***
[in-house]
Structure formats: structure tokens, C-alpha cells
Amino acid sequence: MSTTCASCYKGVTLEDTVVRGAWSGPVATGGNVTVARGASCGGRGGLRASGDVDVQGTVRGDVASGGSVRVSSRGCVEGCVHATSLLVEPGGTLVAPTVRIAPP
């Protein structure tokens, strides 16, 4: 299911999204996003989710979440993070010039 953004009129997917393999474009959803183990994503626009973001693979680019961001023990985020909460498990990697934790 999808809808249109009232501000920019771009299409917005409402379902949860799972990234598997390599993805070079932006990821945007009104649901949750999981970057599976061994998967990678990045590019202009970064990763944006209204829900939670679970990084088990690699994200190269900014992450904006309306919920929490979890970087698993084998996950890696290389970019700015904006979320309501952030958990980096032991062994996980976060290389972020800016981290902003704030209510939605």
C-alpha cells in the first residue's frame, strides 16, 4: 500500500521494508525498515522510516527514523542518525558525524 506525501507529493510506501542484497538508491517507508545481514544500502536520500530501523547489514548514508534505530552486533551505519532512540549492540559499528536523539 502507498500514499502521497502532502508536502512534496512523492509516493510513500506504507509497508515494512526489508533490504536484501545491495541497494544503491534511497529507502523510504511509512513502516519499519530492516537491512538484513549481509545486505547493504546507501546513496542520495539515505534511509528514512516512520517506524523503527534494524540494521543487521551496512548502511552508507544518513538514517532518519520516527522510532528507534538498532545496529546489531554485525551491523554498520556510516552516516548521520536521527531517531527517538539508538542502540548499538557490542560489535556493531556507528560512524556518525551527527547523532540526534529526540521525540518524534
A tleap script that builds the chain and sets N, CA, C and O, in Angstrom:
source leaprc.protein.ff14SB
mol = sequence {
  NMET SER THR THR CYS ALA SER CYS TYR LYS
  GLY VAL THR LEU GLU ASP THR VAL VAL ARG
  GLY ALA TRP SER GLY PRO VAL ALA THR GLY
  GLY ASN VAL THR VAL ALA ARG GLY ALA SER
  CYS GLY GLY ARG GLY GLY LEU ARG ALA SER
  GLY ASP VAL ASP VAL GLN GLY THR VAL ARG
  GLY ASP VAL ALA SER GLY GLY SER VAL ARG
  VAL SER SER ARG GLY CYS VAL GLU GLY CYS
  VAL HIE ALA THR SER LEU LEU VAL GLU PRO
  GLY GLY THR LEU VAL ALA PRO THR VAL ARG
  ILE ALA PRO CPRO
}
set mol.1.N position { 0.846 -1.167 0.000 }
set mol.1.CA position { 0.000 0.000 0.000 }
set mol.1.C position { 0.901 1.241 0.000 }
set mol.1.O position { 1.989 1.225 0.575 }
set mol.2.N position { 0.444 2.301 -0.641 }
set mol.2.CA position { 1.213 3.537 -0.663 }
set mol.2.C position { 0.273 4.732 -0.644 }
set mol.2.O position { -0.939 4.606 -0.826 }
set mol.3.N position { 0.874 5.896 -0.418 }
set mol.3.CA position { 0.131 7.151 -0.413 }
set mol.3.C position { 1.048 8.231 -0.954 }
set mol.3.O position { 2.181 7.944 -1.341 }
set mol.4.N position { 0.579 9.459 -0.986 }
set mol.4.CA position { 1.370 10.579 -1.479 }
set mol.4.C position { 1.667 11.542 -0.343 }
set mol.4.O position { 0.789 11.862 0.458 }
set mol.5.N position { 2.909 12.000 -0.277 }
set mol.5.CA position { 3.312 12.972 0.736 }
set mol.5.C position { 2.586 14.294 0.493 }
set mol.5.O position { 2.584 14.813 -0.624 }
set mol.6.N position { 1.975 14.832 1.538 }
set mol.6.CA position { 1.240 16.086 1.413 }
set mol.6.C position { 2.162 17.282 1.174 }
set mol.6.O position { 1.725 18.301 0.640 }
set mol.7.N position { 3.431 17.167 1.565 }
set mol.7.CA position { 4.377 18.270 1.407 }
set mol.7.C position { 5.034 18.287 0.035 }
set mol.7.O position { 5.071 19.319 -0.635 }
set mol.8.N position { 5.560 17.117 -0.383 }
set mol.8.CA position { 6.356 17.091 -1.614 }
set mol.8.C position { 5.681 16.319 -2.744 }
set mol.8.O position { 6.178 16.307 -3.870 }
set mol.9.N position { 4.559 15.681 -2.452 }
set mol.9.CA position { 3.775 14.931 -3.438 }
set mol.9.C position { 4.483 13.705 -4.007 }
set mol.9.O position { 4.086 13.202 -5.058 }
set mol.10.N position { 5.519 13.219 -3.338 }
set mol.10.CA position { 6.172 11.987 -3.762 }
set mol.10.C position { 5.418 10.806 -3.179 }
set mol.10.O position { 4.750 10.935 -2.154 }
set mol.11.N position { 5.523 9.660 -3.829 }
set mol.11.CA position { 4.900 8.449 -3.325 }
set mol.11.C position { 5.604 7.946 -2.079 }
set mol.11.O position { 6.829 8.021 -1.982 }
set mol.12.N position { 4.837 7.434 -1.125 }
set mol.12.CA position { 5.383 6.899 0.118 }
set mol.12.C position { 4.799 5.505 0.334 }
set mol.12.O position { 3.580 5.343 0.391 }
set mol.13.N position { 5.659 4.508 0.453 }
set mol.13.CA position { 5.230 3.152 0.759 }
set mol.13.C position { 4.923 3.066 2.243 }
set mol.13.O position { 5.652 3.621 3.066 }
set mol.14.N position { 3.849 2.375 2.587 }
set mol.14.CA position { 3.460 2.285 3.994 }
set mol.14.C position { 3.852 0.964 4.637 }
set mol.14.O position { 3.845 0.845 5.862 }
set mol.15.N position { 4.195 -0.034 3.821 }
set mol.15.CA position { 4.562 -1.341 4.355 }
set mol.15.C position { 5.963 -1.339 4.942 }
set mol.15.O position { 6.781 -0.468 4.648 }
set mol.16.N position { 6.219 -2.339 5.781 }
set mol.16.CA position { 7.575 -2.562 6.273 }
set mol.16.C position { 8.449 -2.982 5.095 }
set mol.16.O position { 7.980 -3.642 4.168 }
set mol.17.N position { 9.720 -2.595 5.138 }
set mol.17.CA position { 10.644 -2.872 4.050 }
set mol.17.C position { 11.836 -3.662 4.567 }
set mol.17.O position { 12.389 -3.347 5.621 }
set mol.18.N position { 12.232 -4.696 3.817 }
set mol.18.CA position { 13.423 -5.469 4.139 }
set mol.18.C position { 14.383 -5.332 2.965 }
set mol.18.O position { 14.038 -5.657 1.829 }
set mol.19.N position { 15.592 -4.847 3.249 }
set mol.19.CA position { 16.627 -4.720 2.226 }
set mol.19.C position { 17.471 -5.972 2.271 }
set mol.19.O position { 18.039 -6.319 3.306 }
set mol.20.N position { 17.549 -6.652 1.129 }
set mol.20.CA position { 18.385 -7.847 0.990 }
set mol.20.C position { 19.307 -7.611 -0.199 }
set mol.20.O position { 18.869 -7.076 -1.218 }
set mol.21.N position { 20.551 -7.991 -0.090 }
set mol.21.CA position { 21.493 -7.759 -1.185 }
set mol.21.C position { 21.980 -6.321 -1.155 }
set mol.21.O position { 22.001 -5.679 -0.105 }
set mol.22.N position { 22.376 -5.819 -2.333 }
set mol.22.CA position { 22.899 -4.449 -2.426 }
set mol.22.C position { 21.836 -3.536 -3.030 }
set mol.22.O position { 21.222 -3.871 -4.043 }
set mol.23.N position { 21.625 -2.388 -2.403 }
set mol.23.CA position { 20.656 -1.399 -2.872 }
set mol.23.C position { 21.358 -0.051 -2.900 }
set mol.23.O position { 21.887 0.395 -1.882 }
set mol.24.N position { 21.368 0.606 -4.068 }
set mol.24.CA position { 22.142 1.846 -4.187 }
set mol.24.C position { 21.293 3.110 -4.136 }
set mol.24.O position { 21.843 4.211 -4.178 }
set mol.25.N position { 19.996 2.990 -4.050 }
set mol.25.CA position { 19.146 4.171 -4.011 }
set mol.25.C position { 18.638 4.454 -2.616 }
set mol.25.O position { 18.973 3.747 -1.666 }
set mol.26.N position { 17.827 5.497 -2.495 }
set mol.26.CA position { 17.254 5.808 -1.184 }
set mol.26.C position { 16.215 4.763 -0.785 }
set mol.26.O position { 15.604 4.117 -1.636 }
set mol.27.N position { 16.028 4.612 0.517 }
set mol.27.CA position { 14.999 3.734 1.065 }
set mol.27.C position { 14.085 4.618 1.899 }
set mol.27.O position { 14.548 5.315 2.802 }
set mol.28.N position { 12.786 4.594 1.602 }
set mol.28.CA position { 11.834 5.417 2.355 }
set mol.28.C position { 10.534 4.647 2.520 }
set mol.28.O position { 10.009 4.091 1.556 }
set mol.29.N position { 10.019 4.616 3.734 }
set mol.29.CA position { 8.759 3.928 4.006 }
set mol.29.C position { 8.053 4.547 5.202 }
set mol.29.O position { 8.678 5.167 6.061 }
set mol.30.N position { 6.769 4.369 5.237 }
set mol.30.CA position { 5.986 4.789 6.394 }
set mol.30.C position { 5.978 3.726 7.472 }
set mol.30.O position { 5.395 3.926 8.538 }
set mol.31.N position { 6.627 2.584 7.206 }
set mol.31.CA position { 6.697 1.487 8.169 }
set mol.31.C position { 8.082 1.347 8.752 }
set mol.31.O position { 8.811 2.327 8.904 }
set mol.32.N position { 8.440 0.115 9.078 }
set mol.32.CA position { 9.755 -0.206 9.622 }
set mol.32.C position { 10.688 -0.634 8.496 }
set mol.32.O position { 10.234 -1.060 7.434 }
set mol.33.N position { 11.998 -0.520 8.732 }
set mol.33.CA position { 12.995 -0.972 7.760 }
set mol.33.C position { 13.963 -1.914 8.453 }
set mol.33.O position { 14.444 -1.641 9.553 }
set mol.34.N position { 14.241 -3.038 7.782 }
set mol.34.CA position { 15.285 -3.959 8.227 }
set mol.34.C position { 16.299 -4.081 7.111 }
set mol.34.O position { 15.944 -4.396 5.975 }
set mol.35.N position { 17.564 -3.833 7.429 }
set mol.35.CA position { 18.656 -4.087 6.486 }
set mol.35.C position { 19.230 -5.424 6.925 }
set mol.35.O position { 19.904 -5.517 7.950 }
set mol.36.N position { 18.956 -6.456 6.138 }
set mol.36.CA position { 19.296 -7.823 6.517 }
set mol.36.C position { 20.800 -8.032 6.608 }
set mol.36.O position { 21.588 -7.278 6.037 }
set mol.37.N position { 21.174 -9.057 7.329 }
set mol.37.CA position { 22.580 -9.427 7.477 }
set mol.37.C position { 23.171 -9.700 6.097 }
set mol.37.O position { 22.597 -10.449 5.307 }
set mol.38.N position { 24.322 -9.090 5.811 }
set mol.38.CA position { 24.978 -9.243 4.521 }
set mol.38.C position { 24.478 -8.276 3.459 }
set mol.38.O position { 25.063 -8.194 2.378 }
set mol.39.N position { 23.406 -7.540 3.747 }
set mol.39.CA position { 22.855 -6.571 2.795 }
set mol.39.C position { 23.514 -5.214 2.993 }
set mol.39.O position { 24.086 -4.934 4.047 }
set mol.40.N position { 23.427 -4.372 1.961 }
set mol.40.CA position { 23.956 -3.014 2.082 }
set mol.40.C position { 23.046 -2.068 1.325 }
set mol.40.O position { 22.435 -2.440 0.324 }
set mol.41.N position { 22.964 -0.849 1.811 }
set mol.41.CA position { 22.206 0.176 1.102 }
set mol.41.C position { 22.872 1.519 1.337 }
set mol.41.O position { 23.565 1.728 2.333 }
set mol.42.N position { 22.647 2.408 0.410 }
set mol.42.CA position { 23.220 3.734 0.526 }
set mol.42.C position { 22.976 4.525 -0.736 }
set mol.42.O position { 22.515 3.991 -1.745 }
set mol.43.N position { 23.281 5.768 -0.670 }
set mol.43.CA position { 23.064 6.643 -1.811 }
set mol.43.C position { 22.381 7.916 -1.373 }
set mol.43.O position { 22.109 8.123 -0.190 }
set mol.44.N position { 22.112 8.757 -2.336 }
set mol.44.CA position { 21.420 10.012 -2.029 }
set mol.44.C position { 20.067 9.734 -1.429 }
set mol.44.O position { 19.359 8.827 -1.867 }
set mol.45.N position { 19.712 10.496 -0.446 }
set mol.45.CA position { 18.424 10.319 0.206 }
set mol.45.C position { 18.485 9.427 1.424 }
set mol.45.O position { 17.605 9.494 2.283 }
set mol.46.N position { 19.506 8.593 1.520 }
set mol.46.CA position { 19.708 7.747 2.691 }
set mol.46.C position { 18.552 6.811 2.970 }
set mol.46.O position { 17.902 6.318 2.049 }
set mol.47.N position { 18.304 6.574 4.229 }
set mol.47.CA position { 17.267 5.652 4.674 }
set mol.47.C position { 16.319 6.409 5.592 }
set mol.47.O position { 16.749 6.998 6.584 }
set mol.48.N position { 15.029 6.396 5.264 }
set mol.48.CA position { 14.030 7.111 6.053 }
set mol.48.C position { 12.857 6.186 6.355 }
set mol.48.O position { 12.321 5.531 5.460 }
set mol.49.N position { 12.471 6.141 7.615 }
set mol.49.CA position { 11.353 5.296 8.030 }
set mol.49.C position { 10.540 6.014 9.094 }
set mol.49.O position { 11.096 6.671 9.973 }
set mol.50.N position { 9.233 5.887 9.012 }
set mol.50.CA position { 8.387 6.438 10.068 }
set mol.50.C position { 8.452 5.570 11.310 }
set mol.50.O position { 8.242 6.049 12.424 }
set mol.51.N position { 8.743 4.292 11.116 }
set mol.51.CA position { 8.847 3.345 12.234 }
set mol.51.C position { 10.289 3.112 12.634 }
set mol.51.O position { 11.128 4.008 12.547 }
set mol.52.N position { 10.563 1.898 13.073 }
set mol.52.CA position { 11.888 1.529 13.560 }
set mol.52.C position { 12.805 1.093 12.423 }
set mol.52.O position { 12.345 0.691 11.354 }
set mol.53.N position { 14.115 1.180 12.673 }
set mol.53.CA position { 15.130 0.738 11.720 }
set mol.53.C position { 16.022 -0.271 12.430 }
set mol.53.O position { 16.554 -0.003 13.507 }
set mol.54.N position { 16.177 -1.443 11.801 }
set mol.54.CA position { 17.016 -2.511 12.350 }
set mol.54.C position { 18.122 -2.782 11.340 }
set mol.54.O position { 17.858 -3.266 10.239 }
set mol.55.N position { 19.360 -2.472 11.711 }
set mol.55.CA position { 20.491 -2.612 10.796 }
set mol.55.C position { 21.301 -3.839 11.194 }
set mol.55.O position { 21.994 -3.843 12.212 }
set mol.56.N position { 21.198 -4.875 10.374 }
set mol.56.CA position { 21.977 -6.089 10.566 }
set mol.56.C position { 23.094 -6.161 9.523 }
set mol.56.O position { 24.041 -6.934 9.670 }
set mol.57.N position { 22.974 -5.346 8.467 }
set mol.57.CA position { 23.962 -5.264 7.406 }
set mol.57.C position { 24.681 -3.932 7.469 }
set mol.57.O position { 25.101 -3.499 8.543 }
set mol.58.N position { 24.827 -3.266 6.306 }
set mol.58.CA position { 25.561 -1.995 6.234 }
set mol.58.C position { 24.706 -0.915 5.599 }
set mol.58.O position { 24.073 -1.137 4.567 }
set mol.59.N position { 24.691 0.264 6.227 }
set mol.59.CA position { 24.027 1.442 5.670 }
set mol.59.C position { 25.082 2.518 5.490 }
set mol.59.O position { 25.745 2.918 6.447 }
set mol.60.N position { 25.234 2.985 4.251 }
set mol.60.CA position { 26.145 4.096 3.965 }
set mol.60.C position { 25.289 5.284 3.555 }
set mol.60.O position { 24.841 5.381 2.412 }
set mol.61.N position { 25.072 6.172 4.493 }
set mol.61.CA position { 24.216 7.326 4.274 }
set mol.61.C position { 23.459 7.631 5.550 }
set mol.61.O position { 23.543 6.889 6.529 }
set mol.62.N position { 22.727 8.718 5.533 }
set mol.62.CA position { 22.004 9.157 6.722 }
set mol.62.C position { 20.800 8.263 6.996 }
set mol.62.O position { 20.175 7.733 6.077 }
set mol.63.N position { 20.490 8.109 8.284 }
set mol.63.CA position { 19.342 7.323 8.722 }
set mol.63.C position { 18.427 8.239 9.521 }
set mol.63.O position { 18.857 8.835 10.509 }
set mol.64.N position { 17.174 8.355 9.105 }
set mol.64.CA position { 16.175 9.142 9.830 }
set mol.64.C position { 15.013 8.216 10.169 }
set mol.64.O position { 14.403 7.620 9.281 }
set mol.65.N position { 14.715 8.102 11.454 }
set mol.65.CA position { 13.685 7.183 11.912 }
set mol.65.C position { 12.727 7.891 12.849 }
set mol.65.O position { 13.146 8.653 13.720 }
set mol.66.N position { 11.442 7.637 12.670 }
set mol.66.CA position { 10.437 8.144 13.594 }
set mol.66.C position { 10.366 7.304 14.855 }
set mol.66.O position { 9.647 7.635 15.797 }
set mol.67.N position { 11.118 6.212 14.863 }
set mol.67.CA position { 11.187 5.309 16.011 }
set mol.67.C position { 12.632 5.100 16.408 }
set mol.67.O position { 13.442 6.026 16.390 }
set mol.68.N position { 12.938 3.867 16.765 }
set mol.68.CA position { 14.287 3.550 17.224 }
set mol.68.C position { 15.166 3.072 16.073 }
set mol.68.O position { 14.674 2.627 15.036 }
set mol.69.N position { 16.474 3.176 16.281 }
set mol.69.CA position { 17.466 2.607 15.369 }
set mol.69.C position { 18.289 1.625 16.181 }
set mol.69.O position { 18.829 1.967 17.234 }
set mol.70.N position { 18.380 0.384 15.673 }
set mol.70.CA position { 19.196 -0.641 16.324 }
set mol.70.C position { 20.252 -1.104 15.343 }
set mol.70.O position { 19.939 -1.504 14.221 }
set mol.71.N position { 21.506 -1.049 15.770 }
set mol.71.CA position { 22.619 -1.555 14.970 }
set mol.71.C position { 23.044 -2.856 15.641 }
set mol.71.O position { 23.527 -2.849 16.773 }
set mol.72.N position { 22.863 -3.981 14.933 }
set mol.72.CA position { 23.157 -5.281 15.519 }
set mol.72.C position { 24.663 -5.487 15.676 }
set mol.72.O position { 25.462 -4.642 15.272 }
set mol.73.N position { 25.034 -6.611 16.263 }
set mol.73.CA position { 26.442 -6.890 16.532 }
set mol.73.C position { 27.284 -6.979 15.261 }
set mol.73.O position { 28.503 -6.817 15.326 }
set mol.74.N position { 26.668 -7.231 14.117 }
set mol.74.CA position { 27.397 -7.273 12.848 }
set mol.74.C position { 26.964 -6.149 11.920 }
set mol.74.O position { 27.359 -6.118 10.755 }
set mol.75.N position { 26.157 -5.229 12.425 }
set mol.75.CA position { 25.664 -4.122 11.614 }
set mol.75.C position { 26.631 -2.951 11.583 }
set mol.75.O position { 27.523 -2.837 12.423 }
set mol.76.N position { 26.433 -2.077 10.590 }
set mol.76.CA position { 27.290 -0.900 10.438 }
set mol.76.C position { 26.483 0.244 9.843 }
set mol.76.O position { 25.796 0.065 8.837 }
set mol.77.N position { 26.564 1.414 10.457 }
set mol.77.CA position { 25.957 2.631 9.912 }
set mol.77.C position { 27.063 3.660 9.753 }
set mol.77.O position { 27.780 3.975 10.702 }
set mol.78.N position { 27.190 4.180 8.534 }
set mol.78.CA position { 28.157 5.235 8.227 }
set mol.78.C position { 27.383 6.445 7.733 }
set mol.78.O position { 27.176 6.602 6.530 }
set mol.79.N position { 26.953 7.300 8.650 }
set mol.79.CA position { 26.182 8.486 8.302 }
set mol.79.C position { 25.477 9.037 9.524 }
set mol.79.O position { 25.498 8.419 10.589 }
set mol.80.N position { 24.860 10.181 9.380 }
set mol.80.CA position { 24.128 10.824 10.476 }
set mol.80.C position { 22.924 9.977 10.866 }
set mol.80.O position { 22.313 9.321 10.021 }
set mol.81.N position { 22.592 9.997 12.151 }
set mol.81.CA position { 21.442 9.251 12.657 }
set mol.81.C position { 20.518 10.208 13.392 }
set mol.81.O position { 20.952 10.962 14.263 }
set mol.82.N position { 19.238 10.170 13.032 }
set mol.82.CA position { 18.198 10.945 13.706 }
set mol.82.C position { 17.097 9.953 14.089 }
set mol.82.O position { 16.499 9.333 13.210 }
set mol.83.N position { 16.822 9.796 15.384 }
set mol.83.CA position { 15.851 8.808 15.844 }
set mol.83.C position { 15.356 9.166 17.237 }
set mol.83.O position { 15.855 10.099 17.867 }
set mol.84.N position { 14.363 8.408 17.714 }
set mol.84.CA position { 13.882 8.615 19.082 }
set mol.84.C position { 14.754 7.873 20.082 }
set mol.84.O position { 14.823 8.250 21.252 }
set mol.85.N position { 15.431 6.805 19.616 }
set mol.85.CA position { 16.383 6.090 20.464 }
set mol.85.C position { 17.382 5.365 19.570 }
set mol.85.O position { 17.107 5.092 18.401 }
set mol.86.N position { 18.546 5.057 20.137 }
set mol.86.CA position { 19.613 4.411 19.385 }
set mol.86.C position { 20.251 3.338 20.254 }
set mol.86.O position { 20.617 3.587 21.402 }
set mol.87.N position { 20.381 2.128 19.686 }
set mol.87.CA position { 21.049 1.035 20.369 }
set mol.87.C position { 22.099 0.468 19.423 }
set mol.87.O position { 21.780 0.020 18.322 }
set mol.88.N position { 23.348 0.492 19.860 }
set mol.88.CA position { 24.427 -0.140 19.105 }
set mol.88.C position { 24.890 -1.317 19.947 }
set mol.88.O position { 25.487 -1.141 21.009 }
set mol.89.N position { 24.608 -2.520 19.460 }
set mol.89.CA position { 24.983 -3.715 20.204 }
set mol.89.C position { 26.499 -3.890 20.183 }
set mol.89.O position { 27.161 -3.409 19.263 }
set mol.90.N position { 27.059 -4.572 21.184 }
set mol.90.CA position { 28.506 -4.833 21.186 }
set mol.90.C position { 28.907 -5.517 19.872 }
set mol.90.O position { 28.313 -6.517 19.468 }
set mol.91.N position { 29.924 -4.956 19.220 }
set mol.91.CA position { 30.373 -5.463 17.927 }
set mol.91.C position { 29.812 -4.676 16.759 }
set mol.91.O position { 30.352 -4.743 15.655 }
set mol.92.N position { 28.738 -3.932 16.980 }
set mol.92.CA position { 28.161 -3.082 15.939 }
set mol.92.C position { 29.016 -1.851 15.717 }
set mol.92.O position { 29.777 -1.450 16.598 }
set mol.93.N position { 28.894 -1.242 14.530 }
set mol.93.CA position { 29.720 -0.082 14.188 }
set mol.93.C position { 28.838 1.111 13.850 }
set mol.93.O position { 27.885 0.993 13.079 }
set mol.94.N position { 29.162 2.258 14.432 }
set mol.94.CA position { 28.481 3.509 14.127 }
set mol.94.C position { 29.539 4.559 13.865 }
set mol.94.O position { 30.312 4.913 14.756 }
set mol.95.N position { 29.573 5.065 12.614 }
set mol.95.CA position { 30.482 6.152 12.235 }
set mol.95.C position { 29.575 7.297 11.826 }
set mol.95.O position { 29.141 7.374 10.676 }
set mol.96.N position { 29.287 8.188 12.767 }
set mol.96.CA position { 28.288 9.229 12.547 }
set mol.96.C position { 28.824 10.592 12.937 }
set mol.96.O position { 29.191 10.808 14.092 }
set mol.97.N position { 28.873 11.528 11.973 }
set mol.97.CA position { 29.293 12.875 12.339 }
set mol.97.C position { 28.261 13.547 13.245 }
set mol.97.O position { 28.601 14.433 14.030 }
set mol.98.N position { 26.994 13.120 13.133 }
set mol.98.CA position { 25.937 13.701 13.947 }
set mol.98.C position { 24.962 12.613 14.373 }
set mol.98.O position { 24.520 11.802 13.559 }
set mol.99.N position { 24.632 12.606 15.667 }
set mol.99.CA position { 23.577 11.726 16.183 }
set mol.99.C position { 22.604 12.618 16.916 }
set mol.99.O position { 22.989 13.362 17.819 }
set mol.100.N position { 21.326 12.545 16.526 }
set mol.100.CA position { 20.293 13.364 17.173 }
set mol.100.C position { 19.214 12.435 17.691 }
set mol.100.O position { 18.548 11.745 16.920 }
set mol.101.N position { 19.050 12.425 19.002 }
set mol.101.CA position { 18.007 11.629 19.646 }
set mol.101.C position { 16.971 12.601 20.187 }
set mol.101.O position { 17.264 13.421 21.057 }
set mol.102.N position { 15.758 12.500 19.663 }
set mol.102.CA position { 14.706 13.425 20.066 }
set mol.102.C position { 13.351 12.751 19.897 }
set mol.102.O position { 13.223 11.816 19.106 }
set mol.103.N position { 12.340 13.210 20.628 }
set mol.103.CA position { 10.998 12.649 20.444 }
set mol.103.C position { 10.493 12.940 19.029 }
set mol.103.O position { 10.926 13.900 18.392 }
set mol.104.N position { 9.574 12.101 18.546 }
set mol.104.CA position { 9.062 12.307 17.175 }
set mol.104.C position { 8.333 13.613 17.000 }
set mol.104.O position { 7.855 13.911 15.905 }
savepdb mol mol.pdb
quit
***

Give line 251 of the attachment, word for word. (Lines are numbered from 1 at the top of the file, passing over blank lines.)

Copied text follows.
set mol.58.C position { 24.706 -0.915 5.599 }